Java Tip 88: Complement testing with code inspections

Avoid common mistakes by conducting regular code inspections

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You might not catch this mistake during testing. First, testing for threading bugs is very difficult and time consuming. Second, on some CPUs this code might translate into a single instruction, and thus work correctly. The bug would appear only when tested on other JVMs. It is better to simply synchronize the code correctly from the start:

    public synchronized void increment ()
    {
        ++this.value;
    }

Common mistake #9: Putting cleanup code in a catch block

Putting cleanup code in a catch block often results in code that looks like this:

    OutputStream os = null;
    try
    {
        os = new OutputStream ();
        // Do something with os here.
        os.close();
    }
    catch (Exception e)
    {
        if (os != null)
            os.close();
    }

Although this code is wrong for several reasons, the mistake(s) could easily be overlooked during testing. Here are three problems with this code:

  • The os.close() statement appears in two places. This is unnecessary as well as a potential maintenance problem.
  • The code above handles only Exceptions, not Errors. Even if the try block fails with an Error, the stream should be closed.
  • close() can throw an IOException.

A much-improved version is:

    OutputStream os = null;
    try
    {
        os = new OutputStream ();
        // Do something with os here.
    }
    finally
    {
        if (os != null)
            os.close();
    }

This repairs the first two problems: code is no longer duplicated and Errors are handled properly. There are no good solutions to the last problem. Your best solution is probably to put the close() inside a try/catch block itself.

Common mistake #10: Adding unnecessary catch blocks

Some developer hear the term try/catch block and assume that all try blocks must have an associated catch block. This is reinforced for C++ programmers because C++ has no concept of a finally block. In C++, the only reason to have a try block is to pair it with an associated catch block.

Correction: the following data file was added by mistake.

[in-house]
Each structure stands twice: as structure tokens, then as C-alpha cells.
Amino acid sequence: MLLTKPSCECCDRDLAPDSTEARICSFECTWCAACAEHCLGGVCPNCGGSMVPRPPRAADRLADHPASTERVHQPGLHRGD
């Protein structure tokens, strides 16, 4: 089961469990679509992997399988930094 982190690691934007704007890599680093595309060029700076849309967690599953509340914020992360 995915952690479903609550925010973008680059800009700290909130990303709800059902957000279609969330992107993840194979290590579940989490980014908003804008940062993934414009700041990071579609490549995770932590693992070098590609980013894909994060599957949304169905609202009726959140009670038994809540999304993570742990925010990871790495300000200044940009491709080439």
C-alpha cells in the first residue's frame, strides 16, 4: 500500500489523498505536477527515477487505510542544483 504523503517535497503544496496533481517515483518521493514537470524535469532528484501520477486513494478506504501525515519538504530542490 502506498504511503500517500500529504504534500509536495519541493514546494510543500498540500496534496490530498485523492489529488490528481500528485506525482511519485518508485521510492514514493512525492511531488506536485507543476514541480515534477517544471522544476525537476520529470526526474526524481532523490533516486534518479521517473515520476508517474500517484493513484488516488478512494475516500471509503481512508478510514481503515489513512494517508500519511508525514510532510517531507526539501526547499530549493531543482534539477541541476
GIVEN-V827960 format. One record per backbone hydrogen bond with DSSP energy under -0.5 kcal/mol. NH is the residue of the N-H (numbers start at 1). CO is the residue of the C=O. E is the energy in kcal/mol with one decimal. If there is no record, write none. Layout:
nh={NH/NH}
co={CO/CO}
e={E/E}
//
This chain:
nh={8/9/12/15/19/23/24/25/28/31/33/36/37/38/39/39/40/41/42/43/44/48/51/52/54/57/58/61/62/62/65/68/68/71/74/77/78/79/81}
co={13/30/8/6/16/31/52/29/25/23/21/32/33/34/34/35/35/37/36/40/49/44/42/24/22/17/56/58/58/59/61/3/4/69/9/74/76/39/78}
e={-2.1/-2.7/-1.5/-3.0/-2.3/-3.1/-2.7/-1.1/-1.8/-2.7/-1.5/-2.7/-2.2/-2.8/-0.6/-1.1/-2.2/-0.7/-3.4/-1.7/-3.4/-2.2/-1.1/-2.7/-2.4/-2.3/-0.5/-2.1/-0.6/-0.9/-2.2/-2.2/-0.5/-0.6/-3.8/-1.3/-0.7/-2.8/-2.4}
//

The result of adding unnecessary catch blocks is code like this, where exceptions are caught and then immediately rethrown:

    try
    {
        // Nifty code here
    }
    catch (Exception e)
    {
        throw e;
    }
    finally
    {
        // Cleanup code here
    }

You can shorten the above code by eliminating the unnecessary catch block:

    try
    {
        // Nifty code here
    }
    finally
    {
        // Cleanup code here
    }

Common mistake #11: Failing to implement equals, hashCode, or clone

The default implementations of equals, hashCode, and clone, provided by java.lang.Object, are correct. Unfortunately, these implementations are not always useful. To correct this, many classes override one or more of these methods to provide more useful functionality.

Unfortunately, when extending a class that overrides one or more of these methods, the child class usually needs to override the methods, too. Code reviews should check to ensure that if parent classes implement equals, hashCode, or clone, the child classes are still correct. Writing correct implementations of equals, hashCode, and clone is tricky. The Resources section provides a link to an article explaining how you can do this.

Conclusion

I have seen each of these mistakes in at least one code inspection. In fact, I've made more than one of them myself. The good news is that code inspections are easy to administer, and the mistakes are easy to find and fix, as long as you know what to look for. Even if you can't find the time for formal code inspections, rooting out these mistakes from your own code will save you debugging time. The time spent reviewing will be time well spent.

Mark is the Java Tip technical coordinator for JavaWorld. He has been programming professionally since 1989 and has been using Java since the alpha-3 release. He works full time at KLA-Tencor and is part of a team building a 500KLOC distributed parallel multicomputer application for image processing (among other things) that is written almost entirely in Java.

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